Last night, key leaders in the watch industry returned to Geneva for an annual tradition that began in 2001 - the Grand Prix d'Horlogerie de Genève, celebrating achievements in the watchmaking industry. The creation of GPHG sought a collaboration of watchmakers, manufacturers, and organizations associated with Swiss watchmaking. The yearly event includes 15 categories of watchmaking excellence in which members of the Academy can nominate their top picks for a jury to ultimately vote on.
Open to all watch and clock brands, regardless of nationality, the GPHD has grown in its importance over the years and has become a prestigious event within the watchmaking community. Winning one of these awards is considered a significant honor in the watch industry, helping to raise the profile of the winning brands. So how did things turn out this year? Let’s look at last night’s big winners in each category and a few unsolicited opinions to go along with them.
Ladies’ (women’s watches comprising the following indications only – hours, minutes, seconds, simple date (day of the month), power reserve, classic moon phases)
Piaget Hidden Treasures - I absolutely love how this piece combines jewelry and watchmaking. It reminds me of vintage ladies watches that perfectly balanced being both intentional in design and beautiful on the wrist. And that turquoise dial is just stunning!
Image Source Lifetime Magazine
Ladies’ Complication (women’s watches that are remarkable in terms of their mechanical creativity and complexity. These watches may feature all kinds of classic and/or innovative complications and indications (e.g. annual calendar, perpetual calendar, equation of time, complex moon phases, tourbillon, digital or retrograde time display, world time, dual time or other types of model))
Dior Grand Soir Automate Etoile de Monsieur Dior - Honestly this one is a weird combination of quartz and mechanics that I just don’t quite understand. The timekeeping mechanics themselves are quartz, but there’s a mechanical element to the dial that, with the touch of a pusher, sends two shooting stars into the midnight blue sky. It’s unique in its own way, but I’m still not quite sure what I think of it. In general, I found most of the watches in this category quite underwhelming and would love to see this category grow more.
Image Source Dior
Men’s (men’s watches comprising the following indications only – hours, minutes, seconds, simple date (day of the month), power reserve, classic moon phases)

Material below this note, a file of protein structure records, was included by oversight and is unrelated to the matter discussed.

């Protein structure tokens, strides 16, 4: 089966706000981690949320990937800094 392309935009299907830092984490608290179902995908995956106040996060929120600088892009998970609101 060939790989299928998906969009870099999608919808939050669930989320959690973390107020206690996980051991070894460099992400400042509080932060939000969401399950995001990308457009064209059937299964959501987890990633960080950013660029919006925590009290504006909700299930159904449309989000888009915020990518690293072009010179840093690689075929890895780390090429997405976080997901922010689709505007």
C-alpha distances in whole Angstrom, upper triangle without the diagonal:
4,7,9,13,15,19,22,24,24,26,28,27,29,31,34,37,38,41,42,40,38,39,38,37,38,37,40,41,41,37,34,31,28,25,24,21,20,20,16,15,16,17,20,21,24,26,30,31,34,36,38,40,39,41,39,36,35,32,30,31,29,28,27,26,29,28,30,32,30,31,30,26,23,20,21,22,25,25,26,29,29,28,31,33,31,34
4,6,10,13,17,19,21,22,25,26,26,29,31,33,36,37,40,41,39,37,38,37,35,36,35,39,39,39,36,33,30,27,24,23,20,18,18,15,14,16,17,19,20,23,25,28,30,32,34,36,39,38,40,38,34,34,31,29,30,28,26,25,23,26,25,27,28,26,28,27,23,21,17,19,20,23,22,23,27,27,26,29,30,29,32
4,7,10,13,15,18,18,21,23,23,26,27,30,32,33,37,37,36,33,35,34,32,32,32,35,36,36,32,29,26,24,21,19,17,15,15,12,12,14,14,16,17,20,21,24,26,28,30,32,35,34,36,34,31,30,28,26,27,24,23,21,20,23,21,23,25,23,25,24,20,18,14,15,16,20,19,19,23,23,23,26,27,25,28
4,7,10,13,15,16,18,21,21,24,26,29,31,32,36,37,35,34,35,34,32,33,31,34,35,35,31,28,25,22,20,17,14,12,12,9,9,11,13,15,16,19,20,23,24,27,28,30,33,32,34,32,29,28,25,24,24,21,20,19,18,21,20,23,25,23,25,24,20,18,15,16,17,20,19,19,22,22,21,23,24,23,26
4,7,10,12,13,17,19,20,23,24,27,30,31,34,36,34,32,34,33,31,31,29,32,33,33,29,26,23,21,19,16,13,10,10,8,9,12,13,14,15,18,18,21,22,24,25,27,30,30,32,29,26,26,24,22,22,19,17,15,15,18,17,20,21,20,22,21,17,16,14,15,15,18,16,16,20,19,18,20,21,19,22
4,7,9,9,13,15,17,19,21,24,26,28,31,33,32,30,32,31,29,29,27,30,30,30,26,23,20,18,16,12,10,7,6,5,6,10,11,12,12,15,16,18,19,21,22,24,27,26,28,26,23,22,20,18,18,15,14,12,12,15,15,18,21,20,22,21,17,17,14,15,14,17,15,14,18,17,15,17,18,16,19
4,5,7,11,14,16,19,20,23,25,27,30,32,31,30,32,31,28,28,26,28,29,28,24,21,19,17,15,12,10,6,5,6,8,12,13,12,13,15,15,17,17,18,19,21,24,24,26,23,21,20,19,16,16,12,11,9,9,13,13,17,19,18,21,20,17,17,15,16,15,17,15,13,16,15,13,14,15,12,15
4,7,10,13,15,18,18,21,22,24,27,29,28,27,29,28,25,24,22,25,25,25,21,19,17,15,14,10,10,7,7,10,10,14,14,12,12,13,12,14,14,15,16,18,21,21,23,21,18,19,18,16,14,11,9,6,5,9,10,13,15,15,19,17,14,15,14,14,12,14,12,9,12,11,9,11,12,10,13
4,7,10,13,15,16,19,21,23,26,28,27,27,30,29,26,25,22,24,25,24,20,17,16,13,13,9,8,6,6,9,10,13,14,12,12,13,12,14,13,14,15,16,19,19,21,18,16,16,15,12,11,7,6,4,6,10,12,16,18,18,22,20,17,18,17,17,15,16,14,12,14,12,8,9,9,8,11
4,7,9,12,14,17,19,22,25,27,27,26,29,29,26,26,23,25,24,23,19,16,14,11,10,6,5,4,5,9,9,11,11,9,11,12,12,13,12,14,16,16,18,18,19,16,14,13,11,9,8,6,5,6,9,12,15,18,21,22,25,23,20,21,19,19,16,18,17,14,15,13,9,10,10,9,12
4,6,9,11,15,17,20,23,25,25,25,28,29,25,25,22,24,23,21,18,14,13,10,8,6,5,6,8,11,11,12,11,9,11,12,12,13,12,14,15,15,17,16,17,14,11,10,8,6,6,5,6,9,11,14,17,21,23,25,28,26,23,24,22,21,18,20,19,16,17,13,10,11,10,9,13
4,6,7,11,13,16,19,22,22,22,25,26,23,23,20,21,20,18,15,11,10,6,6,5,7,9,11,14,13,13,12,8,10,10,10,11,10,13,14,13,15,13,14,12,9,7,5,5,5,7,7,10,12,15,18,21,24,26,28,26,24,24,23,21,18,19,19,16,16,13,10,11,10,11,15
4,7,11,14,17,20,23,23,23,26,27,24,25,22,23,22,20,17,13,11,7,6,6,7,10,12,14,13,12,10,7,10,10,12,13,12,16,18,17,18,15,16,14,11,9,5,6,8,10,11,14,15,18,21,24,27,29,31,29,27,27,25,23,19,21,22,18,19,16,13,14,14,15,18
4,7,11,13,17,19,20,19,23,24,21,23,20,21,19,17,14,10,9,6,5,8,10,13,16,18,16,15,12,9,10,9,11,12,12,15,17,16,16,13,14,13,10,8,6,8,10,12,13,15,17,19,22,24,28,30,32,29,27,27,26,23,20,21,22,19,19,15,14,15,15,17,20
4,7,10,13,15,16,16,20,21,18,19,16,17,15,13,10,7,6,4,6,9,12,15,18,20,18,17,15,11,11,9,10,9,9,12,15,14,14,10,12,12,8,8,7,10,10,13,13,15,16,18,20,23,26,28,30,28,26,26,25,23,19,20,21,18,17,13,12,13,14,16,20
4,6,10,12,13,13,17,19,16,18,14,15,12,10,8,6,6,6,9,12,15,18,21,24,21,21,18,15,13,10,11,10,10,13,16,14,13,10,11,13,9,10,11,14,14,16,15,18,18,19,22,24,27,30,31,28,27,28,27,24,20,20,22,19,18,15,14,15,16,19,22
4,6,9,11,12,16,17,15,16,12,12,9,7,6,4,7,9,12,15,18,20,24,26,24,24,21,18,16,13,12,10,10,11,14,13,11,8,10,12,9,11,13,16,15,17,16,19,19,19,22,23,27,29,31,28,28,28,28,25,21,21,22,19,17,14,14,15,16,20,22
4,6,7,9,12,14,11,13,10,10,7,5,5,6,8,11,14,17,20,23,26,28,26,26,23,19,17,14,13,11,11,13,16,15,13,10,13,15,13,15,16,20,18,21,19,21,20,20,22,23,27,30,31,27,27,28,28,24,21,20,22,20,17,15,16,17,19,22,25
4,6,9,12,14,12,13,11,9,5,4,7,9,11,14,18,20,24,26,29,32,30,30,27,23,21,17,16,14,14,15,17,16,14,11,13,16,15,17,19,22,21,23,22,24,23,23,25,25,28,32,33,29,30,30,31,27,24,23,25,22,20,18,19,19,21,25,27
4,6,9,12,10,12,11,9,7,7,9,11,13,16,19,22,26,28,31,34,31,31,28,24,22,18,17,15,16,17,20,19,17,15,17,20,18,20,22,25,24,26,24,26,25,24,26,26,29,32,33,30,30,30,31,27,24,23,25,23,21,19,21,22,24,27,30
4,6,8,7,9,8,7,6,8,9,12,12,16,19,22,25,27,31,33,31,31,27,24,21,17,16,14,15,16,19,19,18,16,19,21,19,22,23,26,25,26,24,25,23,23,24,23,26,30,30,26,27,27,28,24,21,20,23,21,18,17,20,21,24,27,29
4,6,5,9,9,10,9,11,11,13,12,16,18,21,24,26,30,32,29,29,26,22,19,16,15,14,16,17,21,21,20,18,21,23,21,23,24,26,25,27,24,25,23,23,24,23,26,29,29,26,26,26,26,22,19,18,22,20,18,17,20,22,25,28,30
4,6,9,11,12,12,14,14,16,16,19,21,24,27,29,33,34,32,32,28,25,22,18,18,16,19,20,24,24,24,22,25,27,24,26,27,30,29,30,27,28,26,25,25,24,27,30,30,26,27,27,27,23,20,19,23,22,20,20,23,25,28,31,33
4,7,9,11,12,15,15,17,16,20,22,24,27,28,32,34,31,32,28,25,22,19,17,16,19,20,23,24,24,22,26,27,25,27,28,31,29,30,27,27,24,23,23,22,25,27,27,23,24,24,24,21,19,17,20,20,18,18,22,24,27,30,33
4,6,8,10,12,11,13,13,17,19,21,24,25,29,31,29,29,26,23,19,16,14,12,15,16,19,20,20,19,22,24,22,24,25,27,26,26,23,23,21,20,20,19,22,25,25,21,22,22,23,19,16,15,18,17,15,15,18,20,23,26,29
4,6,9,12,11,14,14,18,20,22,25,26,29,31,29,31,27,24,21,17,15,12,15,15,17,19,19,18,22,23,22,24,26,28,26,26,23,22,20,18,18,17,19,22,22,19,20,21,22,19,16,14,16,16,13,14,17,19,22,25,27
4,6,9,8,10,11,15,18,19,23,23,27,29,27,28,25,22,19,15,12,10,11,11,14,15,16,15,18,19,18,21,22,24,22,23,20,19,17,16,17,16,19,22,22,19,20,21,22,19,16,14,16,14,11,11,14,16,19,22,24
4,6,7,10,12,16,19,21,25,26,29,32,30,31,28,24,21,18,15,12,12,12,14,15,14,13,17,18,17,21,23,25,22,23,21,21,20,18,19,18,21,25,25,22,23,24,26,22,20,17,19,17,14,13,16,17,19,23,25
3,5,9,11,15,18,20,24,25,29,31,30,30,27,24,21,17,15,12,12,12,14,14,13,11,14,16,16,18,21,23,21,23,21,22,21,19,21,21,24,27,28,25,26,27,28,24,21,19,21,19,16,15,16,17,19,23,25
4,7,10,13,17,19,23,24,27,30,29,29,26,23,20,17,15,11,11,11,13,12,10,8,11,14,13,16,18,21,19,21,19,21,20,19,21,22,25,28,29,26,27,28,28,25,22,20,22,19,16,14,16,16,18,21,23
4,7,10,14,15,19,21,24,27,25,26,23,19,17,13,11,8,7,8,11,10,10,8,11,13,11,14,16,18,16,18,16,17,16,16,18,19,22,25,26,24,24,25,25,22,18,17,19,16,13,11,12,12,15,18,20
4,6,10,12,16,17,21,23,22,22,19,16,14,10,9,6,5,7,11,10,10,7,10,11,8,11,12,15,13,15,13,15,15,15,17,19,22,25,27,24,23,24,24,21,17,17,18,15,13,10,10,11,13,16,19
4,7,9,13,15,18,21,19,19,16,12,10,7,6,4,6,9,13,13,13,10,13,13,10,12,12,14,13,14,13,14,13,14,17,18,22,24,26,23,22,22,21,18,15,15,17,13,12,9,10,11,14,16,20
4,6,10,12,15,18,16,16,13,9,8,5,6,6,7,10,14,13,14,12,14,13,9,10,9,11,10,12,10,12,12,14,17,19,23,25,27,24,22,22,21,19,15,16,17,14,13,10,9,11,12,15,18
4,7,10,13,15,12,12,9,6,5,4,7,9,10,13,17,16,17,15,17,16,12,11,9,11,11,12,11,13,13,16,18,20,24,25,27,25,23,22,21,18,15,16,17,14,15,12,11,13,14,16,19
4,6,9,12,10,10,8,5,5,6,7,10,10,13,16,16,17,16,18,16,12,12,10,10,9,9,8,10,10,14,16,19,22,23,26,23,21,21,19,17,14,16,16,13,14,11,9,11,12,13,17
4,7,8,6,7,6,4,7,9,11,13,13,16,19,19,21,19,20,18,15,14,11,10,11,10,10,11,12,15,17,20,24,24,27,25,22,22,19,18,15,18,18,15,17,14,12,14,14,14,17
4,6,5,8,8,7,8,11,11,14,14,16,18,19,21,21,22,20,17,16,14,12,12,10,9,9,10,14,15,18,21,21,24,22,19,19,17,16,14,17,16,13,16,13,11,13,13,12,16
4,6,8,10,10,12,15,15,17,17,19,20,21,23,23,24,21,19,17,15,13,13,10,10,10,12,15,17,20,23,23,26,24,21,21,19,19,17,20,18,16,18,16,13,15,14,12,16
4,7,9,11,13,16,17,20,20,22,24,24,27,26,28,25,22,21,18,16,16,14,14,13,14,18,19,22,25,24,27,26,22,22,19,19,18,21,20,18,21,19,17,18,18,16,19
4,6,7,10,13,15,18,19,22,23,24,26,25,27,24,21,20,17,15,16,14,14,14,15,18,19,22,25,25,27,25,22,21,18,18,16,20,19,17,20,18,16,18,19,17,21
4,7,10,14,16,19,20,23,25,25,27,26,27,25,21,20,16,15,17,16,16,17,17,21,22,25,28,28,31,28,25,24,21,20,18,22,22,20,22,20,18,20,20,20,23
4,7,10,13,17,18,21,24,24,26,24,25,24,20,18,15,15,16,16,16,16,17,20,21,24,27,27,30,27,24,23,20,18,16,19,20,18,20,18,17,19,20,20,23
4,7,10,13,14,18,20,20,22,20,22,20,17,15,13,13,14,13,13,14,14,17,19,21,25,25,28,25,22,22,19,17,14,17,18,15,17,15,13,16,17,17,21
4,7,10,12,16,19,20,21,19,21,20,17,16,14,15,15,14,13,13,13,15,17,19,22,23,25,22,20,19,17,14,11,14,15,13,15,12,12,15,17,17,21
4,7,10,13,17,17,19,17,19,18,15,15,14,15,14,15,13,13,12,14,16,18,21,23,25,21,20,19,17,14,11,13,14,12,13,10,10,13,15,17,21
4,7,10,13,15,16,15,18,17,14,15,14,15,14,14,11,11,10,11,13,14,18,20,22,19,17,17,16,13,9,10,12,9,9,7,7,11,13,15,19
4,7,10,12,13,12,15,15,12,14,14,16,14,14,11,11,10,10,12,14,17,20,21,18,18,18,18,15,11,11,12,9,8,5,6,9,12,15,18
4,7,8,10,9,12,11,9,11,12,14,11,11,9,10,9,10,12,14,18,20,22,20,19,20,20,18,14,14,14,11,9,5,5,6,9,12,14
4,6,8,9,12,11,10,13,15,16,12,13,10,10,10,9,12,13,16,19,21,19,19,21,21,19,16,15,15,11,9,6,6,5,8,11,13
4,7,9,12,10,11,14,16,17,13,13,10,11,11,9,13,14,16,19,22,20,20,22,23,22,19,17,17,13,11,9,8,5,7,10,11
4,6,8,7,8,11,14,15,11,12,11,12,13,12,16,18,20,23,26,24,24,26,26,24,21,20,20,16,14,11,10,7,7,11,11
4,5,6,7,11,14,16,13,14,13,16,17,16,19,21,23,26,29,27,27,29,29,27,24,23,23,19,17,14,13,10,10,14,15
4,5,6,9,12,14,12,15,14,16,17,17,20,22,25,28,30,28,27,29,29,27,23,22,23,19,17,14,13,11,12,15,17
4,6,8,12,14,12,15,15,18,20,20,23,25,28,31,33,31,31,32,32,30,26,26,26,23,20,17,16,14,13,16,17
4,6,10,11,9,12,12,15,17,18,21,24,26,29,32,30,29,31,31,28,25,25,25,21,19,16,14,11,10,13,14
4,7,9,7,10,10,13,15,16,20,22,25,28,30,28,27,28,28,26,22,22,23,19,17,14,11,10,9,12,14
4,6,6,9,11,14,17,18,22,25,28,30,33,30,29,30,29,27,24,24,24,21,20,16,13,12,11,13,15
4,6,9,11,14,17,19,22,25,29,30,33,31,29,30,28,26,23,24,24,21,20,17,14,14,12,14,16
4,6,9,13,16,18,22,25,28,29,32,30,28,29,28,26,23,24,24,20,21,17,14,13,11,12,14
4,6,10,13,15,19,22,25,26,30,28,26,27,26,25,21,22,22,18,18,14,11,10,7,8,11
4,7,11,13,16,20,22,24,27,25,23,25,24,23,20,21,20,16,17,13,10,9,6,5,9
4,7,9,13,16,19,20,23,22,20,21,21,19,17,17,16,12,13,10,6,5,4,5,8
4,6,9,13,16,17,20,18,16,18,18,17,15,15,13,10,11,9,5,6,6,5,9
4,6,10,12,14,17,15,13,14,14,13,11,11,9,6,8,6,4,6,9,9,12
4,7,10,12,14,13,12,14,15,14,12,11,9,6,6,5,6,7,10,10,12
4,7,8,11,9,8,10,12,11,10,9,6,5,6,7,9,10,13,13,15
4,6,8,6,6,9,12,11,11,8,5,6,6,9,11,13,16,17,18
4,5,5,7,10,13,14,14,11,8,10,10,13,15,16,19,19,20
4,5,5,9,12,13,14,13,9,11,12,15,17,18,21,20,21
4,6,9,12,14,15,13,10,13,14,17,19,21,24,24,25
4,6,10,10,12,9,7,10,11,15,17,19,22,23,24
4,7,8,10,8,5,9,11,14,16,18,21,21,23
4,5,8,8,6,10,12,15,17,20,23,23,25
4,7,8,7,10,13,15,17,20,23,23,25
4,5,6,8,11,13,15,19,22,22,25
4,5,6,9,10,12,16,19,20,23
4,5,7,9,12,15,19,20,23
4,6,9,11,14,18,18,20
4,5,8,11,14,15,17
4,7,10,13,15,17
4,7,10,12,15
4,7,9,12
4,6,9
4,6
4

Simon Brette Chronomètre Artisans - Simon Brette may be the new kid on the block, but after launching this watch in April of this year, it is currently sold out through 2029. The craftsmanship and finishing on both the dial and the movement look as though they came from some of the most prestigious Swiss brands on the market (and at over $60,000, it sure is priced that way). Still, I’d love to check one out in person, even if there’s no chance of ever actually owning one.
Image Source Wristcheck
Men’s Complication (men’s watches that are remarkable in terms of their mechanical creativity and complexity. These watches may feature all kinds of classic and/or innovative complications and indications (e.g. world time, dual time or other types of model))
Voutilainen World Timer - I can’t help but love a world timer and this one is no exception. It’s both minimal but has that guilloche dial with so much detail it’s mesmerizing.
Image Source Voutilainen
Iconic (watches stemming from an emblematic collection or model that has been exercising a lasting influence on watchmaking history and the watch market for more than 20 years)
Ulysse Nardin Freak One - Obsessed is an understatement. I remember first seeing the Freak in Vegas a few years ago and they are truly just incredible. Being both recognizable from across the room and mistable for nothing else on the market, it’s easy to see why this wins the iconic category. And who doesn’t love a sporty tourbillon!
Image Source Monochrome Watches
Tourbillon (men’s mechanical watches comprising at least one tourbillon)
Laurent Ferrier Grand Sport Tourbillon - I’ve had pretty mixed feelings about this one since its January launch. As a watch enthusiast, one of the most prized complications in this hobby of ours is the tourbillon. To have such an incredible complication completely hidden just seems like a bit of a waste in my opinion. Aesthetically, it is an incredibly cool watch. A little bit retro and sporty as hell. But why have a tourbillon if you’re not going to show it off?
Image Source Laurent Ferrier
Calendar and Astronomy (men’s mechanical watches comprising at least one calendar and/or astronomical complication (e.g. date, annual calendar, perpetual calendar, equation of time, complex moon phases display, etc.))
Bovet 1822 Récital 20 Astérium - Insert a million heart eye emojis here. Visually, it is just a masterpiece with the night sky and map of the constellations (which are not only laser engraved but then filled with luminescence). The fact that it has 771 hand crafted components is simply incredible.
Image Source Bovet
Chronograph (mechanical watches comprising at least one chronograph indication)
Petermann Bédat Chronograph Rattrapante - “Refined AF” seems to be an appropriate description for this Rattrapante. Again, we see these incredibly young independent Swiss brands putting out a product that competes in quality and finishing with some of the most premier and traditional Swiss brands which really gives me hope for the future of the industry. My biggest gripe - that the rattrapante mechanism for the movement is on the dial side, meaning we can’t see it through the sapphire caseback.